Beautiful Broome

After a full days driving (as we escape Port Hedland) – almost seven hours in total and our longest haul ever – we secure a week’s accommodation in a Broome caravan park, in peak school holiday season, after they receive a cancellation RIGHT BEFORE we phone to ask about any vacancies. We drive into town like heroes and it only gets better and better as we shift, effortlessly, into holiday mode.
• Our caravan site abuts a mini golf course. The gate is always open. The course is always unsupervised. Enough said.
• The city centre houses a charming China Town district oozing history and retail treasures.
• The local supermarkets sell everything, including kangaroo tails, frozen, with hair. If only our shopping basket hadn’t been full already…
• The streets and gardens are crowded with frangipani (Budge’s all time favourite tree), boab (Sam’s new favourite tree) and coconut palm (everyone’s favourite tree).
• The local playground boasts an awesome water play area.
• We get to ride camels!
• Jack finds his first fossil on the beach.
• Sam finds her first snake on a walk.
• Budge finds his first frog (after a bog) in the toilet.
Our six day stay flies by in a blur of beach walks, pool swims and sunsets. We have trained ourselves to never refer to our caravan journey as a “holiday” but rather, as an “adventure” – but none of us mind when Broome distinguishes itself as the glorious exception to the rule.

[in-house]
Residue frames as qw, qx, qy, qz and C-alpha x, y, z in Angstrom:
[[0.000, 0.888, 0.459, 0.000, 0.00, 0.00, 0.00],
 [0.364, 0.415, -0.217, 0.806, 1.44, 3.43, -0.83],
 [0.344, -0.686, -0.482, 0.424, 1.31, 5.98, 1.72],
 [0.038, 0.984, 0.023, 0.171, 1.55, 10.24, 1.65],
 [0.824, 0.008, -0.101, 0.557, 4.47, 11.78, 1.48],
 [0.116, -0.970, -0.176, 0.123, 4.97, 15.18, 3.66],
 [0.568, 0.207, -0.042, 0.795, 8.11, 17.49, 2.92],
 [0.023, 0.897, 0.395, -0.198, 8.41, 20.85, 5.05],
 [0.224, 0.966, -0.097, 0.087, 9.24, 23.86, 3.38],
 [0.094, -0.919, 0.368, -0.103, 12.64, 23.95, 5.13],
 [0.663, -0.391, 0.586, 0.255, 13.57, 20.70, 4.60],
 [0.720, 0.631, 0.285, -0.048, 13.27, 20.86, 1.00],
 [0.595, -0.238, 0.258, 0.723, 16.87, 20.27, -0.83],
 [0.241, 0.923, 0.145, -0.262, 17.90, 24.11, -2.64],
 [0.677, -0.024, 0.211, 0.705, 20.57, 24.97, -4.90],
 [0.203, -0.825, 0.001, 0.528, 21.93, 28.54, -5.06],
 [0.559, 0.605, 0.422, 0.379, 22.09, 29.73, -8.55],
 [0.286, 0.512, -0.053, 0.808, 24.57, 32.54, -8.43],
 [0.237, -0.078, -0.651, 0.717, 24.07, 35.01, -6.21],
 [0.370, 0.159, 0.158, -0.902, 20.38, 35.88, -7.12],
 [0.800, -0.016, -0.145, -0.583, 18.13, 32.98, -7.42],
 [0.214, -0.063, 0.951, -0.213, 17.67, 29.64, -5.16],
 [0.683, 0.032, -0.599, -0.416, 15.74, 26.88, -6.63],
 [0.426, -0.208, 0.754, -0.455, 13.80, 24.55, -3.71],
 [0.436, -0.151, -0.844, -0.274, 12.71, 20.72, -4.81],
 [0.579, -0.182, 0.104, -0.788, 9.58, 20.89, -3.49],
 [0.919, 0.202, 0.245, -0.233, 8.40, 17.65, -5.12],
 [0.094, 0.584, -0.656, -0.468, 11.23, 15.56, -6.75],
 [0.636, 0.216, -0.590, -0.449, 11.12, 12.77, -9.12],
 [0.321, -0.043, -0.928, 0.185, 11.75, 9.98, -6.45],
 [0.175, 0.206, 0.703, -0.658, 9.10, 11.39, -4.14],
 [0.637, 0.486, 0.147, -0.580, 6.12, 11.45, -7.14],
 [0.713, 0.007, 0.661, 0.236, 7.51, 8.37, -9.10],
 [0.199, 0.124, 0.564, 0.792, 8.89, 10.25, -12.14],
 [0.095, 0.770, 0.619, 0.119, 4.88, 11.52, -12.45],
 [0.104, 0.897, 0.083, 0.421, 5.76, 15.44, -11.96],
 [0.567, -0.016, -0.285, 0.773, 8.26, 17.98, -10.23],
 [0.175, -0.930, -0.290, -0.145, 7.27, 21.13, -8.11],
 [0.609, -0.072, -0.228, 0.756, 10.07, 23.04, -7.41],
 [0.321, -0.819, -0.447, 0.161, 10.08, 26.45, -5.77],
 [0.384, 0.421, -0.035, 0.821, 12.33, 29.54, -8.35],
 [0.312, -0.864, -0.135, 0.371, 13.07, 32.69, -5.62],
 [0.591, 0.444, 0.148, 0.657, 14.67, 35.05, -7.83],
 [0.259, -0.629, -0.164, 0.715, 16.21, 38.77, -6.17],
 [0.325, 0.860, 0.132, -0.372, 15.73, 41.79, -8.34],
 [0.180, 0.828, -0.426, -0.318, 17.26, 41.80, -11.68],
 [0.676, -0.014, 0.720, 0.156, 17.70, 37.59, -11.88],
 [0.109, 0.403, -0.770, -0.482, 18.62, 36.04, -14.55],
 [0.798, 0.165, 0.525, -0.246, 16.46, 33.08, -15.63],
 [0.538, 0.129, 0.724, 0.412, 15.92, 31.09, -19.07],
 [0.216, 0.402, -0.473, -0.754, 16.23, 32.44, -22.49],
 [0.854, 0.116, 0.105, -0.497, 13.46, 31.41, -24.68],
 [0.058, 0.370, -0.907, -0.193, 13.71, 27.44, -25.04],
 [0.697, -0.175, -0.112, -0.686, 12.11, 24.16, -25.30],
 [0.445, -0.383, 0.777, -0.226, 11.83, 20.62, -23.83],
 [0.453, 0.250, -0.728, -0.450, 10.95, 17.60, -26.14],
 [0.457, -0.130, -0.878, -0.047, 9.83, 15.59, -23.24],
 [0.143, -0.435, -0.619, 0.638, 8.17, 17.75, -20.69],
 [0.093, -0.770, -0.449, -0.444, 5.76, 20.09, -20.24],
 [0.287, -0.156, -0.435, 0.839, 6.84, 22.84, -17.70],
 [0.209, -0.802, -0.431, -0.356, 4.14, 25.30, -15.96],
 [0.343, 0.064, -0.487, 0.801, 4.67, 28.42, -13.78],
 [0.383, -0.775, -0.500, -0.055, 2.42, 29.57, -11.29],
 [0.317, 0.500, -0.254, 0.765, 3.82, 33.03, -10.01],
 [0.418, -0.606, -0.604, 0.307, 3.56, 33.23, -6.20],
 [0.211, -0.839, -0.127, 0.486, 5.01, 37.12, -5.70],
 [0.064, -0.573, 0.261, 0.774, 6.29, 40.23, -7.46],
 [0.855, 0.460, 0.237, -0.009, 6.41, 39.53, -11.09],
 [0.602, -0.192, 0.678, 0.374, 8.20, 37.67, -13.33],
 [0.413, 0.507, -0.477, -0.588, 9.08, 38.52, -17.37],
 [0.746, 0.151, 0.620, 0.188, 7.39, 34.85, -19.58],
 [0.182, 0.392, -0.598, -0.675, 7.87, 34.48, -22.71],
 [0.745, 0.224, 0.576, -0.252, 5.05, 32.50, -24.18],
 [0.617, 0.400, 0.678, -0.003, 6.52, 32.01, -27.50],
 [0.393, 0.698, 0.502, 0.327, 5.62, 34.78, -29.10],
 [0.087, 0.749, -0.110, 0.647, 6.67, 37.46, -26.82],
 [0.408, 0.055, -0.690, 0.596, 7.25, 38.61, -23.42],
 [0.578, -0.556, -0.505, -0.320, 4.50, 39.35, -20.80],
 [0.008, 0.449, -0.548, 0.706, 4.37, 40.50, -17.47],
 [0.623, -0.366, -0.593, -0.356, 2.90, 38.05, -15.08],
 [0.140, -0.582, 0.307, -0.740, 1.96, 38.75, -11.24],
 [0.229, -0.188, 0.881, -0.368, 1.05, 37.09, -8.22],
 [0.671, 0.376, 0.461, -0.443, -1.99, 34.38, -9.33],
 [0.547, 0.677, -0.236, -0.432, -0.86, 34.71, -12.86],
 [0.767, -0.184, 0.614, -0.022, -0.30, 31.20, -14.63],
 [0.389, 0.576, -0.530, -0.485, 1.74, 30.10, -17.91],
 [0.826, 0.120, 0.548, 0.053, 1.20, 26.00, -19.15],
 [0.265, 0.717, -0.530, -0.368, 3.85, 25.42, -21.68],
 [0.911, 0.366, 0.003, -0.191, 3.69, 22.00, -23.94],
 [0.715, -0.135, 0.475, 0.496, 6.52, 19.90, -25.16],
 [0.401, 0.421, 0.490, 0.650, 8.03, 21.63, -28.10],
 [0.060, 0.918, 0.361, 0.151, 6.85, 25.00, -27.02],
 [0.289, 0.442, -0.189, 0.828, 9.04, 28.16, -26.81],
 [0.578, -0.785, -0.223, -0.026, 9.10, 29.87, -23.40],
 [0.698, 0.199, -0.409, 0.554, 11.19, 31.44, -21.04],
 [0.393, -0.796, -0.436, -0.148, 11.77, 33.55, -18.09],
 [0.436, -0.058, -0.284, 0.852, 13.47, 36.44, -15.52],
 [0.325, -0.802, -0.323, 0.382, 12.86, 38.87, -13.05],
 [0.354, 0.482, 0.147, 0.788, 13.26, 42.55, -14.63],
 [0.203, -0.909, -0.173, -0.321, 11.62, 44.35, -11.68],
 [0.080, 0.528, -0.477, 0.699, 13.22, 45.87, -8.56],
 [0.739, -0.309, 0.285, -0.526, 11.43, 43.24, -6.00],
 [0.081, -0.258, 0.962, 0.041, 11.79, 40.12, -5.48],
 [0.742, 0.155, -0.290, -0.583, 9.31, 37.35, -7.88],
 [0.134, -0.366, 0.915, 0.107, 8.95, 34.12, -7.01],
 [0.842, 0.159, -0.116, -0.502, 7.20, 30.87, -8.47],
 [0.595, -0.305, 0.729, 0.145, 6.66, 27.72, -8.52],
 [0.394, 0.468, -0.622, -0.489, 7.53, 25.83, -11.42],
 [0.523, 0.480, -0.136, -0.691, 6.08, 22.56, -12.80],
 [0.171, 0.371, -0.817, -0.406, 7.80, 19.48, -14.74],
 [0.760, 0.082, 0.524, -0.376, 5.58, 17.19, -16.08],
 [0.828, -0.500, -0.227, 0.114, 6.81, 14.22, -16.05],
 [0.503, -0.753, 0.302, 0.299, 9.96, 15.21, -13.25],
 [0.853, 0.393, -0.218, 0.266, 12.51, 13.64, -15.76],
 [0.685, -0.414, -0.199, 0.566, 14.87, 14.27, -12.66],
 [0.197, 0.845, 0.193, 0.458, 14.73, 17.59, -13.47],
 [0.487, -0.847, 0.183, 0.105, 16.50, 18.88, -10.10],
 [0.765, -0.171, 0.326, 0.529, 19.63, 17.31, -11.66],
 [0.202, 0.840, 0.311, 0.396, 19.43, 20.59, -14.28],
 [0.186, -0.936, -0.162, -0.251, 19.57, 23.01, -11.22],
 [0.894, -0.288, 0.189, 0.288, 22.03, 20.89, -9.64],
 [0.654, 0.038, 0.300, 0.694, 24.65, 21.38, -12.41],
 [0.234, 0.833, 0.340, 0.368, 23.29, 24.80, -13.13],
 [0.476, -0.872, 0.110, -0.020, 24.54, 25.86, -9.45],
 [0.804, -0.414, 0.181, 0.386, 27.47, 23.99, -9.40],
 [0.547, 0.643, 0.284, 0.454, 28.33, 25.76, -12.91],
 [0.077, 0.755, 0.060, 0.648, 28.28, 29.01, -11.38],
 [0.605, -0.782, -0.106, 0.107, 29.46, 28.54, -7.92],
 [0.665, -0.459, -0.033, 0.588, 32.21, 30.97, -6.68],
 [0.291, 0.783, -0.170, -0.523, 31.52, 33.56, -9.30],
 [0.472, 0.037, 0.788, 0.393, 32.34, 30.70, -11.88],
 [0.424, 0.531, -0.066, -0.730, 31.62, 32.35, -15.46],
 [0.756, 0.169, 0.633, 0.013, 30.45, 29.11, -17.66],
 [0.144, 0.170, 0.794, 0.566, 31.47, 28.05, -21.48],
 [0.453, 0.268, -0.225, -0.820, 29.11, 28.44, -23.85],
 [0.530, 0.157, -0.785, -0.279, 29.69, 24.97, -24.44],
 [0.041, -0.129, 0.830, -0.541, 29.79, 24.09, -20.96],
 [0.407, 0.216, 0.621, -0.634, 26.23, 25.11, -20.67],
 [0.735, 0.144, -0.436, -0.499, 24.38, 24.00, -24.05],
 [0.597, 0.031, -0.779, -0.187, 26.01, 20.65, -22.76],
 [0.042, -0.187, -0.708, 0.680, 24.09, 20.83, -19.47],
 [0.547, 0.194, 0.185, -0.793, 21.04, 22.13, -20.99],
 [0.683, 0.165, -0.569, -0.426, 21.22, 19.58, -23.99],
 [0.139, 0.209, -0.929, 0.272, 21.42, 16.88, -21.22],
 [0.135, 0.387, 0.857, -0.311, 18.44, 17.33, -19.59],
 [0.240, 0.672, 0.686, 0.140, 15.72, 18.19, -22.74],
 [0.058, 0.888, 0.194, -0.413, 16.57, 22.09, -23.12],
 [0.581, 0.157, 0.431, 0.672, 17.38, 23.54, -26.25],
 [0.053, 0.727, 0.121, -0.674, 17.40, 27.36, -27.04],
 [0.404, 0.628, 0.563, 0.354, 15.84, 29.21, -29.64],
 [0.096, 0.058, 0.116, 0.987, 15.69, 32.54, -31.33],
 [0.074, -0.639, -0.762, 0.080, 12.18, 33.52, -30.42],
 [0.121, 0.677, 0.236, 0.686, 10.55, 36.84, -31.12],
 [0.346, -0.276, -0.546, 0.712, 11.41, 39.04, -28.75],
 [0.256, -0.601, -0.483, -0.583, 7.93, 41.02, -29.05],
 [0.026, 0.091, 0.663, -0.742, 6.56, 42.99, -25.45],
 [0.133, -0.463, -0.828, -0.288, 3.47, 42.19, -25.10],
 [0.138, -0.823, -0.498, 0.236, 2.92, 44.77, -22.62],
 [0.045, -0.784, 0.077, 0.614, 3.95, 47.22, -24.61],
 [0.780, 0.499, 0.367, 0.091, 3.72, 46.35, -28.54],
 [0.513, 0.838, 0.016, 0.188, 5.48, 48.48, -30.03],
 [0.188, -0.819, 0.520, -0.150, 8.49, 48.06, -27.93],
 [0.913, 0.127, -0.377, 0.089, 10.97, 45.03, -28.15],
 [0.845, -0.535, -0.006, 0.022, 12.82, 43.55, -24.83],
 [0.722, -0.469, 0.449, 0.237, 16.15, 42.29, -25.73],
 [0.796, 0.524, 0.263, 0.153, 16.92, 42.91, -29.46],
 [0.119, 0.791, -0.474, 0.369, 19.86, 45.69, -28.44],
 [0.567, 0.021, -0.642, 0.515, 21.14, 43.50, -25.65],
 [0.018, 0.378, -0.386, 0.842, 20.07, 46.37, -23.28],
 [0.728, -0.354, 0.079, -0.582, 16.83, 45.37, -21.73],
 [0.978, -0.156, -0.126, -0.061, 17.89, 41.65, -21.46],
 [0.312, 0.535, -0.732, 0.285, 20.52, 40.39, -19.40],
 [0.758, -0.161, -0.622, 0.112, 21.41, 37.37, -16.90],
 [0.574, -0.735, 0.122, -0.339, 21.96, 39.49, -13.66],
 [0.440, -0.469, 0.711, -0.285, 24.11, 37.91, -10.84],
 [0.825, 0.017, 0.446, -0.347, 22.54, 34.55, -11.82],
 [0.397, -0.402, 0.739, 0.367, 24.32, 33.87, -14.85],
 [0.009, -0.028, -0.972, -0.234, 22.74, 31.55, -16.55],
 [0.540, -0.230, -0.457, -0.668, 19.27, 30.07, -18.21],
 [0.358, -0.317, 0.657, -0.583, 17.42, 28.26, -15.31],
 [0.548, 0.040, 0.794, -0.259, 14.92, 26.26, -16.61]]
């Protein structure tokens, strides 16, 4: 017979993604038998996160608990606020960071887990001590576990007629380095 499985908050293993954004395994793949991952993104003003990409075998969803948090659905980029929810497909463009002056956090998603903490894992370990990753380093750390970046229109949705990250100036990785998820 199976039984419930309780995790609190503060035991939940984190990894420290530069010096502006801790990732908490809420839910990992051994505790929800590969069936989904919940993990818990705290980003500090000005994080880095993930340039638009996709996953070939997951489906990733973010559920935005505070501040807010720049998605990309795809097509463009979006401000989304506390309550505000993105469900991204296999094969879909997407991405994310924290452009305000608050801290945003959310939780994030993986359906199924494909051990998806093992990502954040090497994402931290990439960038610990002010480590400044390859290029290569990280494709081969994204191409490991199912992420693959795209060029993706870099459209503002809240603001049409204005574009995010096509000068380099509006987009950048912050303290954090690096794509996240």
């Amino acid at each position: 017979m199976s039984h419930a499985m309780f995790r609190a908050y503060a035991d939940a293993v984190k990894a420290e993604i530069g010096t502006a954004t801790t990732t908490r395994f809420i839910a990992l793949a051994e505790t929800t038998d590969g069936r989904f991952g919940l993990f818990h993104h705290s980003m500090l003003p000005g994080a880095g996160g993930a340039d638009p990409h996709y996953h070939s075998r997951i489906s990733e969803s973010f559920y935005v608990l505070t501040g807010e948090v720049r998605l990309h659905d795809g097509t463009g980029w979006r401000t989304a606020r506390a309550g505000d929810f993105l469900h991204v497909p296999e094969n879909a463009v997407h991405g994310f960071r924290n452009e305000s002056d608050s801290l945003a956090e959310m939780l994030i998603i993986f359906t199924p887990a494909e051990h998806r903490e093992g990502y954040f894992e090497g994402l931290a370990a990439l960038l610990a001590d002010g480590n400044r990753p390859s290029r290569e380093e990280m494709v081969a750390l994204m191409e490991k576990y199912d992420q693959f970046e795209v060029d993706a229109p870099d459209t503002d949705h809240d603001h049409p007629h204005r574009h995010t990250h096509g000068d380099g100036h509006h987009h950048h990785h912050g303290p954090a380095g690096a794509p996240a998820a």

Quote of the trip: Benji, on peering under a basin in a public toilet and asked about what he can see, comments “Just… spiders… I can see mummy long legs and daddy long legs AND baby long legs…”. Almost as good as his previous request to pass him a “red lady apple”. That’s “pink lady”, Benj.

Father and son relax watching the footy on the wall mounted telly in mum n' dad's "bedroom" in the caravan. Just another day in paradise...
Sunset on Cable Beach.
Strolling Roebuck Bay beach where we find two starfish that are alive... and one that appears to have been fossilised in a small stone. 
Scanning the horizon at Point Gantheaume, where dinosaur footprints can be seen in low tide. Disappointingly, the tide is not low enough on the day of our visit. Dinosaurs remain extinct.